ESA 3.2 (3.2.1 is the build) is available today for download offering many new features for the VMAX®/VMAX3™ and XtremeIO platforms, as well as adding ScaleIO support. ESA 3.2 is supported on vRealize Operations Manager version 6.0.2 which is the latest patched release available from VMware. For VMAX3 it requires SMI-S version 8.0.3. You can find it here on support.emc.com:
As usual, I’ll focus on the VMAX/VMAX3 features. Here is the high-level overview of the additions:
- Application registration for SMI-S tracking
- View VMAX and VMAX3 resources in the inventory tree
- View EMC SRDF® relationships across sites
- VMAX3 embedded network attached storage (eNAS)
All of these features are new to the ESA product for VMAX, though technically eNAS is simply the evolution of the VNX Gateway product into the VMAX3 platform. Let me briefly explain each one and then follow that with a demo.
This ability is one that is already available in the VSI 6.5 product. I’ve covered the general purpose of the tracking in this post: VSI 6.5 – vSphere 6, VPLEX, PP/VE and more. The functionality is basically the same in ESA; however unlike VSI, ESA will insert a registry entry for every VMAX/VMAX3 adapter instance that is added to the ESA product. In the example below I have (2) VMAX3 arrays registered. Note the Usage Count column which indicates how many registered arrays I have on that particular SMI-S Provider. It is the same value for every entry.
An Inventory Tree is an environmental component within vROps that provides quick access to a group of objects. Most of the ESA supported arrays are represented in some way there. For VMAX/VMAX3, there are 3 inventory trees dedicated to the platforms. They are VMAX SRDF Groups and Directors, VMAX SRP Pools, and VMAX Thin Pools. Some of the other trees also have VMAX objects such as EMC LUNs.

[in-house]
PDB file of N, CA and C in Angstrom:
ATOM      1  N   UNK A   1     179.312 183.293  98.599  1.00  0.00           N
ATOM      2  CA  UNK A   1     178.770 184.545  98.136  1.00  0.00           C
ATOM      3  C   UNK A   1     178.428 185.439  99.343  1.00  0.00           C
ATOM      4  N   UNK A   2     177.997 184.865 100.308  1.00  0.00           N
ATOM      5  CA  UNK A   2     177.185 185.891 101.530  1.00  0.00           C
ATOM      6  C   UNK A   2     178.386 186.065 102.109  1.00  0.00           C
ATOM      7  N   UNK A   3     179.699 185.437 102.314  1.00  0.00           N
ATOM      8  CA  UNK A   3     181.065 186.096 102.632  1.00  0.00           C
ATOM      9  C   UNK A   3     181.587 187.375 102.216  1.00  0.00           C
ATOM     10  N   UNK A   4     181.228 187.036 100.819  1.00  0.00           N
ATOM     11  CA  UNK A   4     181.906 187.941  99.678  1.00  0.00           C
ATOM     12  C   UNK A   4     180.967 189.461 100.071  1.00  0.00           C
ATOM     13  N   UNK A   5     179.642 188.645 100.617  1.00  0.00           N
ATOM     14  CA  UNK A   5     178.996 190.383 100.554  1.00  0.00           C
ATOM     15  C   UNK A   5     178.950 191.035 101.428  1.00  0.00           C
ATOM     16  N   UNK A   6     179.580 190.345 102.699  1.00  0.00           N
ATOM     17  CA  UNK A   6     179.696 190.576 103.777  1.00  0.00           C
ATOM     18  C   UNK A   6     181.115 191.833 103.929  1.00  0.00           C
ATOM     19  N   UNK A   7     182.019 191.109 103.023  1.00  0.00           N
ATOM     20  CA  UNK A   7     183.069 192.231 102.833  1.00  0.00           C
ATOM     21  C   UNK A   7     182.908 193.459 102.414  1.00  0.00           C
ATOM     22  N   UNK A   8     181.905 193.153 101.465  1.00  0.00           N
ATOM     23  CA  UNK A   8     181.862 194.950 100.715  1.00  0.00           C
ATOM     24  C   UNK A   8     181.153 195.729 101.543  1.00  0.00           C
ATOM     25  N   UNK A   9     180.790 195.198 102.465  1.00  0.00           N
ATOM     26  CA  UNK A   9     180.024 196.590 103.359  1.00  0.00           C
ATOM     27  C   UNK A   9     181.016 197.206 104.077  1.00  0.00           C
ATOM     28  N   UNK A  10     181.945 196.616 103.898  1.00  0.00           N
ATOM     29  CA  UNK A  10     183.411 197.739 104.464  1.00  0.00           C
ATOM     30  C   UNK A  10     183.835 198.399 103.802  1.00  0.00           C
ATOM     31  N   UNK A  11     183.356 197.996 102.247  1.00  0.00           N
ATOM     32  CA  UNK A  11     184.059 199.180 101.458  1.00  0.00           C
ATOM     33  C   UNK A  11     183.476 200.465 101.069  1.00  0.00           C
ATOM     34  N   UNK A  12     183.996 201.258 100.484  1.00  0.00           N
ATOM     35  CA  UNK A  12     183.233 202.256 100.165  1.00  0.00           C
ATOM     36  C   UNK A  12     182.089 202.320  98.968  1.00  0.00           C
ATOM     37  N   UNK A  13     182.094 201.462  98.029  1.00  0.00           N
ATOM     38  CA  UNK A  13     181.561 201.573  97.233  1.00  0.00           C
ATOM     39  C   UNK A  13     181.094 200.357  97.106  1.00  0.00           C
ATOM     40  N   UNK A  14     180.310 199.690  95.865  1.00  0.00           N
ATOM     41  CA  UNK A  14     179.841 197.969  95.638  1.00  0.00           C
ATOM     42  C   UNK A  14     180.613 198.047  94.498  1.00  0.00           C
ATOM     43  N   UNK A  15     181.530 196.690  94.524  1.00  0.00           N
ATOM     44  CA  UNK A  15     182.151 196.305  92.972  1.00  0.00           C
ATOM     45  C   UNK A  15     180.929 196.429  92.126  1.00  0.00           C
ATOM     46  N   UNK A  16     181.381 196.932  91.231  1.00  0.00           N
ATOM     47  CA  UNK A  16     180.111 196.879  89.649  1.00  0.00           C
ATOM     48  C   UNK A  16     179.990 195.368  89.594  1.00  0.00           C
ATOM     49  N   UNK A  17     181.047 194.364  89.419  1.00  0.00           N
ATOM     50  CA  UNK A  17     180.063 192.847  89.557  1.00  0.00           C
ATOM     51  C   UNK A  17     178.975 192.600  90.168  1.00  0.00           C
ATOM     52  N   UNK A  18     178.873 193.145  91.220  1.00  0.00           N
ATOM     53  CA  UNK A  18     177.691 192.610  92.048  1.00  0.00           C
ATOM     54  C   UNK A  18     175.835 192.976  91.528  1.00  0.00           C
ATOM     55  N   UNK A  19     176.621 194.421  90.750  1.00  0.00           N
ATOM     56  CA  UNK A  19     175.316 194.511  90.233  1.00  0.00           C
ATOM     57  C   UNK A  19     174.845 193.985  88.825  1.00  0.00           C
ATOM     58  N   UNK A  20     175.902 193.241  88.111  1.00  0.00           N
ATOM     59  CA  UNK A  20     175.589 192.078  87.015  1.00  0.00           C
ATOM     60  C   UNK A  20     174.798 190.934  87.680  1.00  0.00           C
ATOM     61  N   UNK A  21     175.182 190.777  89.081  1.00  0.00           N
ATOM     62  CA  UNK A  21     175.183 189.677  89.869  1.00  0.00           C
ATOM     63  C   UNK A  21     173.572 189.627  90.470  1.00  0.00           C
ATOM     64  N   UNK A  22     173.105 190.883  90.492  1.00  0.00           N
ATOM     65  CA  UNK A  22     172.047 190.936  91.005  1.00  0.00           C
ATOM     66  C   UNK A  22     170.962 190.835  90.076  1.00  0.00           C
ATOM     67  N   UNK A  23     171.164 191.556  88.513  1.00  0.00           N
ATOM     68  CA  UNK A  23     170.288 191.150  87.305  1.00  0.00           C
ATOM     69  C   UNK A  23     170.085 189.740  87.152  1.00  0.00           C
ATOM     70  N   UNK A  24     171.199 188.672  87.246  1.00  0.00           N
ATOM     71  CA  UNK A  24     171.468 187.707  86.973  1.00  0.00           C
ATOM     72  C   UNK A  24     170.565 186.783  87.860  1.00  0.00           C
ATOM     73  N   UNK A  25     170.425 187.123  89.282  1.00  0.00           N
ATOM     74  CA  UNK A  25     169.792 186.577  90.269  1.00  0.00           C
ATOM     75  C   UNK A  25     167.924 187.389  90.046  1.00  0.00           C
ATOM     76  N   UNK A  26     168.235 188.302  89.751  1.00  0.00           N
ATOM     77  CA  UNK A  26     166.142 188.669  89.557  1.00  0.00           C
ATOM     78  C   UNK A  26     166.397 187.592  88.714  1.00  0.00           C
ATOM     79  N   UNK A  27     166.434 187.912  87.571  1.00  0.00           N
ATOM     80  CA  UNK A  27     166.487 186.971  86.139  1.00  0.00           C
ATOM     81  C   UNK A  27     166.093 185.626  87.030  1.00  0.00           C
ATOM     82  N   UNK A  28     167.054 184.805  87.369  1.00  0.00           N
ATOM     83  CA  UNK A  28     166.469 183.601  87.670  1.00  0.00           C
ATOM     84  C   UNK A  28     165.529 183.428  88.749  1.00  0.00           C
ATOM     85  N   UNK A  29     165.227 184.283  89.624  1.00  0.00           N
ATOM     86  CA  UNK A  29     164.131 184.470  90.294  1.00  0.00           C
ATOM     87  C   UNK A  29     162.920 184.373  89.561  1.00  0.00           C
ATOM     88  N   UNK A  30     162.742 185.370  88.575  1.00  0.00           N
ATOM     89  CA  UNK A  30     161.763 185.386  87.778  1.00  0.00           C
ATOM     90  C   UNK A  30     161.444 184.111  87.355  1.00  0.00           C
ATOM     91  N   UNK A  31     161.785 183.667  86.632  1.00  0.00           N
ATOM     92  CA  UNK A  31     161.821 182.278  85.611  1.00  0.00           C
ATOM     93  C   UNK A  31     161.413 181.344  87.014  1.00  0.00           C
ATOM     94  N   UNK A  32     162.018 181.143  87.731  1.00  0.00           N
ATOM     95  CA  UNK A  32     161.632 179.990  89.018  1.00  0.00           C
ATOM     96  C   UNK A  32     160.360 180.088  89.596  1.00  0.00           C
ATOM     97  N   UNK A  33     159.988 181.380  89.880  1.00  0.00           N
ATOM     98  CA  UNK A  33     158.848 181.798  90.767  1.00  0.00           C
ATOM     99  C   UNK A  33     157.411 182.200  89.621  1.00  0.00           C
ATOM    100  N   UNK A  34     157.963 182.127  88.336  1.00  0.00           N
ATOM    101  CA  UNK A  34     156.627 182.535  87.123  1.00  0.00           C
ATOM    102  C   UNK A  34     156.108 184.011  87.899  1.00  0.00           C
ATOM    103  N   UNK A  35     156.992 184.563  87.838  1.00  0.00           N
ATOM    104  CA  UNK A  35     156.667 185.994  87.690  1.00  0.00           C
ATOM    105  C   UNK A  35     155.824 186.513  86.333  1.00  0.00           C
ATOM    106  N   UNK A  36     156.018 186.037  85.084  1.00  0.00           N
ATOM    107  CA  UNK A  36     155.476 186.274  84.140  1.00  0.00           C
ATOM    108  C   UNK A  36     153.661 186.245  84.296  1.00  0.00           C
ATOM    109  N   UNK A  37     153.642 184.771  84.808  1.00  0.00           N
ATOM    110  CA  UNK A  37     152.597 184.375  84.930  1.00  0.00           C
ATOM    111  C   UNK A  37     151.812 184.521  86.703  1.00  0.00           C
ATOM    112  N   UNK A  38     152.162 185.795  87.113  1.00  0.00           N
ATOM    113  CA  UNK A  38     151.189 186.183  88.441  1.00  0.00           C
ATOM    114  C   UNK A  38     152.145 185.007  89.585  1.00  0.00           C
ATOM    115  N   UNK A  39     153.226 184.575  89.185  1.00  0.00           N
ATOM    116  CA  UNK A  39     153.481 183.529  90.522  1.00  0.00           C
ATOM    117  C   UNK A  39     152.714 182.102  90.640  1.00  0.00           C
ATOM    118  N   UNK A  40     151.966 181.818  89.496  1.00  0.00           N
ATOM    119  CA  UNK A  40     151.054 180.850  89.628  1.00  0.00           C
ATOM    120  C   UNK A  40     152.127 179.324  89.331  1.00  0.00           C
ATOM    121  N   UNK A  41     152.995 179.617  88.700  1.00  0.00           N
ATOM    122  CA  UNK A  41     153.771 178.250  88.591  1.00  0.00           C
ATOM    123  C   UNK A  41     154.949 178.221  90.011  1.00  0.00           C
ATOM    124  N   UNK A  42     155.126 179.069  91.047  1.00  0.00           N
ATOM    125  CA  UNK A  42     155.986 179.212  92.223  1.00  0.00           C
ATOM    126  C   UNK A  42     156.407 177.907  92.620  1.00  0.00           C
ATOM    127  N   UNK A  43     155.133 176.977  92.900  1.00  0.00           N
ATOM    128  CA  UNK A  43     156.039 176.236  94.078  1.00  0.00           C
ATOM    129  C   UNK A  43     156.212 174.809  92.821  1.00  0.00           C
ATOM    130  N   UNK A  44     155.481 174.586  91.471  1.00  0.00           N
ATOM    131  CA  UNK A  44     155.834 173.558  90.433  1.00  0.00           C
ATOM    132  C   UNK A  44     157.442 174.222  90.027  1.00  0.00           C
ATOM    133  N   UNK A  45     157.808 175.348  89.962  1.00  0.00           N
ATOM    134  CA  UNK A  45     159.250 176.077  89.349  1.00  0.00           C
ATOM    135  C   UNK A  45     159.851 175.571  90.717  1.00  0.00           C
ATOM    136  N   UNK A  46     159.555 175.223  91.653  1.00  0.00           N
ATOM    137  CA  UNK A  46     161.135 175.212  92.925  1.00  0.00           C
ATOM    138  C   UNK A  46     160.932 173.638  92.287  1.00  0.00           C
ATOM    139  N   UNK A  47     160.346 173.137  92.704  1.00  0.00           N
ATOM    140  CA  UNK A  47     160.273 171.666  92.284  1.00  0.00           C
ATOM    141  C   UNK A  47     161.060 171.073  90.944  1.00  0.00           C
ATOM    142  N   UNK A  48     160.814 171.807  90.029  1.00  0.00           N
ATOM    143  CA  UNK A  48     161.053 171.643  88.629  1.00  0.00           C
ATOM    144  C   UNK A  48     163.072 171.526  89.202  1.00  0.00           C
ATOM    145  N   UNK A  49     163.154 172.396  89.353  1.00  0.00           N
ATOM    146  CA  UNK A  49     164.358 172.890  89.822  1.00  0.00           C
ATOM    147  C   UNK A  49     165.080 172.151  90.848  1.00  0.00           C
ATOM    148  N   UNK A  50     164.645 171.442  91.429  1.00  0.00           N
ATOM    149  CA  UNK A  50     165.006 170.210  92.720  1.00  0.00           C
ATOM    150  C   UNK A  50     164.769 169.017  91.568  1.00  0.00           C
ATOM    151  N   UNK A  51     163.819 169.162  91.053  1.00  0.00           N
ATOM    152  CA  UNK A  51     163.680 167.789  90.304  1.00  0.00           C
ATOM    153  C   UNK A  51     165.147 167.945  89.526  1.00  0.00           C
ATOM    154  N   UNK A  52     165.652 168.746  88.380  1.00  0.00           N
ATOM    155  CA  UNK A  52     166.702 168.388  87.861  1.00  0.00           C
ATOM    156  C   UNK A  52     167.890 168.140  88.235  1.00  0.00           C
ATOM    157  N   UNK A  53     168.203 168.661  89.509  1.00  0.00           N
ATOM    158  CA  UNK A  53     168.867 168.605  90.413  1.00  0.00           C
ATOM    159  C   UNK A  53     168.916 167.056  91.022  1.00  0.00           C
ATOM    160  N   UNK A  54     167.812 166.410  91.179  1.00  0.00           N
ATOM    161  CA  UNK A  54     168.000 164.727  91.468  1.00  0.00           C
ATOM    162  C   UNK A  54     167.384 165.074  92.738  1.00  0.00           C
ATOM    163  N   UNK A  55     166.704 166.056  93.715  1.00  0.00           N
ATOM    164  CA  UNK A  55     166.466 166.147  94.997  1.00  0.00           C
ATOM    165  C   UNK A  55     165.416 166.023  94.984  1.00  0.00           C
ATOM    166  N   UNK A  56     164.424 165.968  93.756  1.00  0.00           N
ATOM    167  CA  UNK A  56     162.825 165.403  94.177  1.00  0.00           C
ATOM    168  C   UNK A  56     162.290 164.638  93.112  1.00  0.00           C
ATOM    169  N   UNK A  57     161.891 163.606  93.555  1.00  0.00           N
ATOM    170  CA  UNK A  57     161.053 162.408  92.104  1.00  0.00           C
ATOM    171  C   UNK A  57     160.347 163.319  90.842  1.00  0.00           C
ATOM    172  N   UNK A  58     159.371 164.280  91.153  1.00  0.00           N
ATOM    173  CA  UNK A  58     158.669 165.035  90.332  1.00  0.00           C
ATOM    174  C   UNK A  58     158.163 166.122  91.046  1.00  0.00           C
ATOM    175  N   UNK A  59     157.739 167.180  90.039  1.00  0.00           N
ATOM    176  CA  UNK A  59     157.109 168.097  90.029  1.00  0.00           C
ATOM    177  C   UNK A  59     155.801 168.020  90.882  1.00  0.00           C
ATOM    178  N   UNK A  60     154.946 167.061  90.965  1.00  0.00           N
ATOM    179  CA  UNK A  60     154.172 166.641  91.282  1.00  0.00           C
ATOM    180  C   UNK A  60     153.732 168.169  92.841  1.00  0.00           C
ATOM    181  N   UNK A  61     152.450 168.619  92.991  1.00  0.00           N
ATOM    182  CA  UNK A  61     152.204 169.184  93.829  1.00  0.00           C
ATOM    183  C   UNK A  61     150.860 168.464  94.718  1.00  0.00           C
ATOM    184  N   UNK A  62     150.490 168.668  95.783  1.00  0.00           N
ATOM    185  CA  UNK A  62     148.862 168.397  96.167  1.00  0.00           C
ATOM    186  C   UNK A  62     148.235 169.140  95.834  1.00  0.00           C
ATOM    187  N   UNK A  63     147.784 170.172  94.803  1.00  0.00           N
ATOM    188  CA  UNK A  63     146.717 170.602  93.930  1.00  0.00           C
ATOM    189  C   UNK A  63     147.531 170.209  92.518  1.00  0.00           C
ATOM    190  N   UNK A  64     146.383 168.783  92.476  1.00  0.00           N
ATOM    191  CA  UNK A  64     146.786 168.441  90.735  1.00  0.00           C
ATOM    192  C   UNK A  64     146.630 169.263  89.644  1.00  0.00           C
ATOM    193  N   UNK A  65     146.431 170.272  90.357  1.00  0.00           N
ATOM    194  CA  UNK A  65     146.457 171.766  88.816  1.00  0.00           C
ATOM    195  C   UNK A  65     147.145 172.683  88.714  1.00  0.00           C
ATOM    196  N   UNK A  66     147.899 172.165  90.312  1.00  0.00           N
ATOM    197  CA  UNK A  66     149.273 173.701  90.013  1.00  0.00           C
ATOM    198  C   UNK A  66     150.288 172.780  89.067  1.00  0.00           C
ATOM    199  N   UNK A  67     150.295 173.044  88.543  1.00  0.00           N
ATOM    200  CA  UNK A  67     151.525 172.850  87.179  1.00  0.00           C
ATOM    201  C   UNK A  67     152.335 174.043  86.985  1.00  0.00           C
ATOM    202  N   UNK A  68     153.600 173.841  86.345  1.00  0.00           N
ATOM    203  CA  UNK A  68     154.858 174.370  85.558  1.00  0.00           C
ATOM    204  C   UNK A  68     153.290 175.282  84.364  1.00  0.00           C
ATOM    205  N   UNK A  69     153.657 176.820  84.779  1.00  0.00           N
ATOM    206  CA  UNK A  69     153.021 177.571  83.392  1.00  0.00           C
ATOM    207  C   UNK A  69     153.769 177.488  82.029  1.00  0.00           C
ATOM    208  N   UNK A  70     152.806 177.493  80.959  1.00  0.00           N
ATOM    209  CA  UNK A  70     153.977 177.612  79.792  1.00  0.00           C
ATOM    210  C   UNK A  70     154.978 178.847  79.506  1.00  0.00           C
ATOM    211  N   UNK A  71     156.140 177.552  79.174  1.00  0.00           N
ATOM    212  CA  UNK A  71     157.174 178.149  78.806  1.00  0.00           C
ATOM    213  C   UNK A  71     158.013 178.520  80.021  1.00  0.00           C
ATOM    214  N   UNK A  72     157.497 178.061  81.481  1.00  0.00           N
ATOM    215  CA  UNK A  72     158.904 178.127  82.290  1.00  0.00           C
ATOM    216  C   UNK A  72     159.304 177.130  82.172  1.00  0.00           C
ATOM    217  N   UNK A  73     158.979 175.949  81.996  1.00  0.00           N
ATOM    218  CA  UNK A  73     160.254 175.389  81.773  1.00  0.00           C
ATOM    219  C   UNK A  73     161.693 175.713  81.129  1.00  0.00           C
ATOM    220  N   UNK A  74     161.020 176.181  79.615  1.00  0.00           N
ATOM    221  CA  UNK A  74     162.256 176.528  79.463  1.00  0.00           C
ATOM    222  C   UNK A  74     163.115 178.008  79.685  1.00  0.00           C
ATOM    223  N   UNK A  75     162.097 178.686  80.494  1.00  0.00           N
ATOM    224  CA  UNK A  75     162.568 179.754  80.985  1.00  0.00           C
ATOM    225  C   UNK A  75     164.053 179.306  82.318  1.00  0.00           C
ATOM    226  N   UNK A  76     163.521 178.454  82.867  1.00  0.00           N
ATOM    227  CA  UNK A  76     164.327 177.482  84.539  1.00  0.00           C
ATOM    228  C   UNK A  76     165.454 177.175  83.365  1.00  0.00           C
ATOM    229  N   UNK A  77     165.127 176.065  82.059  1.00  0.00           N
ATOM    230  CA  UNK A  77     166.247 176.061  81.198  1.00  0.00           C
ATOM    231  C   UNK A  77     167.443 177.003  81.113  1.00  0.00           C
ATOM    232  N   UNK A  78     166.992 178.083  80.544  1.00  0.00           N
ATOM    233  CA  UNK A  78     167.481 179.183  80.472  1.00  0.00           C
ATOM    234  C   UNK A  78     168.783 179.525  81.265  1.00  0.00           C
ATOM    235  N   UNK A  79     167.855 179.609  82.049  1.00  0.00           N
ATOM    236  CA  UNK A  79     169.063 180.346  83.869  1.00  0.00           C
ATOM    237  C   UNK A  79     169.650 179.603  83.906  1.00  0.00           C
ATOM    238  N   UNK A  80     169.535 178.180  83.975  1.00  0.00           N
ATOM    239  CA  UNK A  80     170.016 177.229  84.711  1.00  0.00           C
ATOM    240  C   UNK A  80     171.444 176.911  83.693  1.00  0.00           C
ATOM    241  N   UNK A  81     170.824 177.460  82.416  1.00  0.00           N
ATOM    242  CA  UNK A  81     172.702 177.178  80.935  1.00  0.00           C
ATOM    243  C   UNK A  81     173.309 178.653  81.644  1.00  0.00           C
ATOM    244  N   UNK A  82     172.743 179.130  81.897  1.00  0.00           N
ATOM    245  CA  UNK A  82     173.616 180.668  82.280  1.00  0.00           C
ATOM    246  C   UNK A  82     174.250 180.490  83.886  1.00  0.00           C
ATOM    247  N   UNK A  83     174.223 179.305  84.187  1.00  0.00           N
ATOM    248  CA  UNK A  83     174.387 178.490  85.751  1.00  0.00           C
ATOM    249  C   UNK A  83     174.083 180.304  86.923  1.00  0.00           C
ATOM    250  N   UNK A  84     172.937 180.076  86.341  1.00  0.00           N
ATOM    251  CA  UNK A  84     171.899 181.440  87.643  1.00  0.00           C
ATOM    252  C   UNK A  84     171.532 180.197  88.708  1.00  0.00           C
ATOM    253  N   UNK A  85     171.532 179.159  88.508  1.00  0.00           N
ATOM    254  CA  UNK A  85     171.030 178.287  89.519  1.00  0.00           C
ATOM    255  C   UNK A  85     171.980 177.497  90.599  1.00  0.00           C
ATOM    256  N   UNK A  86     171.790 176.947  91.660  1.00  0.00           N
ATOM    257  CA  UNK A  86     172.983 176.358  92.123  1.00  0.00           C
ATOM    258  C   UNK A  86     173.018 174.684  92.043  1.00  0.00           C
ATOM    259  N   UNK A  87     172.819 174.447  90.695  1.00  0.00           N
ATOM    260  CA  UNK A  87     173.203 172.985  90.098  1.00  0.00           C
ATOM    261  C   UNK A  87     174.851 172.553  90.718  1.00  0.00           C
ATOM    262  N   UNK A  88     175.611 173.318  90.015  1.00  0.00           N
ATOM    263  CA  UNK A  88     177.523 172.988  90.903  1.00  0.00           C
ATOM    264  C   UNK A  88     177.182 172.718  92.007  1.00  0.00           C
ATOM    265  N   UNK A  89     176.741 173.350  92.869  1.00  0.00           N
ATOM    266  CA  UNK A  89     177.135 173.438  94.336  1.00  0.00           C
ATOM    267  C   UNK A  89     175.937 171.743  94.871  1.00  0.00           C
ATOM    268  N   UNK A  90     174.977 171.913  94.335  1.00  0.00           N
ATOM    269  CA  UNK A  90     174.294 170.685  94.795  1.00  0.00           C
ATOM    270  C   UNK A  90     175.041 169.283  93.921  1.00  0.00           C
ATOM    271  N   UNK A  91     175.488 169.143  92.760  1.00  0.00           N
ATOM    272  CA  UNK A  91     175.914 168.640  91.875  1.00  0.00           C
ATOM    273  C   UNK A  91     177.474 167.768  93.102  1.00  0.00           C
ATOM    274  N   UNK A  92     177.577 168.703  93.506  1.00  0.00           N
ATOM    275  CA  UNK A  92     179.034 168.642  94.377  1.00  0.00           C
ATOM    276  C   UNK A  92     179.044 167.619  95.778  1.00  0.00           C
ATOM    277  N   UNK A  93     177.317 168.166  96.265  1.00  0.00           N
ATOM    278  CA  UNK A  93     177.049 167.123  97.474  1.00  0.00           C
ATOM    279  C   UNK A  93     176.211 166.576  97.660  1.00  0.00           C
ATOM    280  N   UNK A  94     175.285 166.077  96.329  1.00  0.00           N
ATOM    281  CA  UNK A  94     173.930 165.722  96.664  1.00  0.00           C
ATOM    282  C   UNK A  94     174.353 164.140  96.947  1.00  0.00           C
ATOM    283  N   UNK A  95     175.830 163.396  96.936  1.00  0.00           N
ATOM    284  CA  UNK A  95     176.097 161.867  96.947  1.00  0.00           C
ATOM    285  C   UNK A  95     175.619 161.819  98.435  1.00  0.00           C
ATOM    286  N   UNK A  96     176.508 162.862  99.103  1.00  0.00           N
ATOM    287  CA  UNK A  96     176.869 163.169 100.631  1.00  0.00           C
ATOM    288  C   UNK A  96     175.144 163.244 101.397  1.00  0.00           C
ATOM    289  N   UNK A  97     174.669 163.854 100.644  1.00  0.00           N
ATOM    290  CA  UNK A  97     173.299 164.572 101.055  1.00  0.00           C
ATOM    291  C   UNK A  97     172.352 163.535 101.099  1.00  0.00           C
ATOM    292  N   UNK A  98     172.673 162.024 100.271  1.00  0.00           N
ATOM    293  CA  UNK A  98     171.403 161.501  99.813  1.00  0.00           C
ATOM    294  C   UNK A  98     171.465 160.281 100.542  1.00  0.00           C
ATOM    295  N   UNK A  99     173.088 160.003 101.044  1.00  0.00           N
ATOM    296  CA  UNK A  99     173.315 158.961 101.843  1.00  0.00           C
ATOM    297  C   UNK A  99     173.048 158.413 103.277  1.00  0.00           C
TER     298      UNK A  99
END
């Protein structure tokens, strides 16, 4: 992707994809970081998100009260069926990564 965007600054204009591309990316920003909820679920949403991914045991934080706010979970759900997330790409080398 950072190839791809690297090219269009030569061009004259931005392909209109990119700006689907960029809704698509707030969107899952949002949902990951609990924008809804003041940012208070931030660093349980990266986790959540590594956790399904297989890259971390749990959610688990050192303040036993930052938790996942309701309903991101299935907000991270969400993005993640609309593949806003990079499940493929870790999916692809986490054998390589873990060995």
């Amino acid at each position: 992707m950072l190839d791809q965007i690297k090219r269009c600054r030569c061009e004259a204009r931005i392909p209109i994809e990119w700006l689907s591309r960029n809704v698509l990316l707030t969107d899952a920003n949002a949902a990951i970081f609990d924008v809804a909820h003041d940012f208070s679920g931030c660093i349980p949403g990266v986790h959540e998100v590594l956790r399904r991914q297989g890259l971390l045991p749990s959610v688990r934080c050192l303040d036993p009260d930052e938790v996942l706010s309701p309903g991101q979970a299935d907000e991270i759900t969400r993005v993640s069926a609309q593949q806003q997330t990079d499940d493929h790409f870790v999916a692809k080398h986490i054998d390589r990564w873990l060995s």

The benefit of the trees is being able to access the object type you desire more quickly. So say you wanted to see what SLO is associated with a particular storage group. You can expand VMAX SRP Pools, then the desired storage group and see the SLO. Furthermore, by highlighting an object, in this case a device, you have detailed tabs on the right with other environmental information.
This new feature makes it much easier to see SRDF relationships when you have 2 VMAX adapters configured in ESA. On the R1 side we group the devices by replication identity- in this release R1 and R2. By drilling down into each sub-group of the SRDF group (12), you can view the devices on each array paired with the other array. Here is an example using the VMAX Topology dashboard where I’ve drilled down into the R1 grouping.
As I’ve also shown above, there is an Inventory Tree for SRDF which is an easy way to move through the topology. Here I’ve highlighted the same group as above, but used the R2 instead:
A few caveats about the first release of this feature:
- The grouping functionality only works properly from the R1 array, not the R2.
- You must have both arrays added as adapter instances or we cannot make the pairings.
- There is only 2-site support. Cascaded, Concurrent, Star, etc. will not work properly.
As I noted in the beginning of the blog, eNAS support is essentially the capability we previously had with VMAX in ESA for the VNX Gateway product. Of course since eNAS is embedded into the VMAX3, it was not the same from a coding standpoint hence why eNAS was not immediately supported when we released ESA 3.1. With eNAS we have added a new adapter Connection Type which will take the Control Station IP as input with the nasadmin user. We do not require a license for eNAS as it is covered with the VMAX3 license.
There are 2 dashboards available for eNAS, but to avoid too much clutter in the vROps interface, we posted them on the Dashboard XChange here: eNAS Dashboards. If you import them, they will reside with the other VMAX dashboards.
With both the VMAX3 and eNAS adapter instances configured, you can drill-down from eNAS objects to VMAX3 objects.
With that here is a 6 min (no audio) demo going through some of the new features. I use some call-outs but generally I am just navigating through the various screens to give a high-level view. It is high resolution so you may have to go to full screen.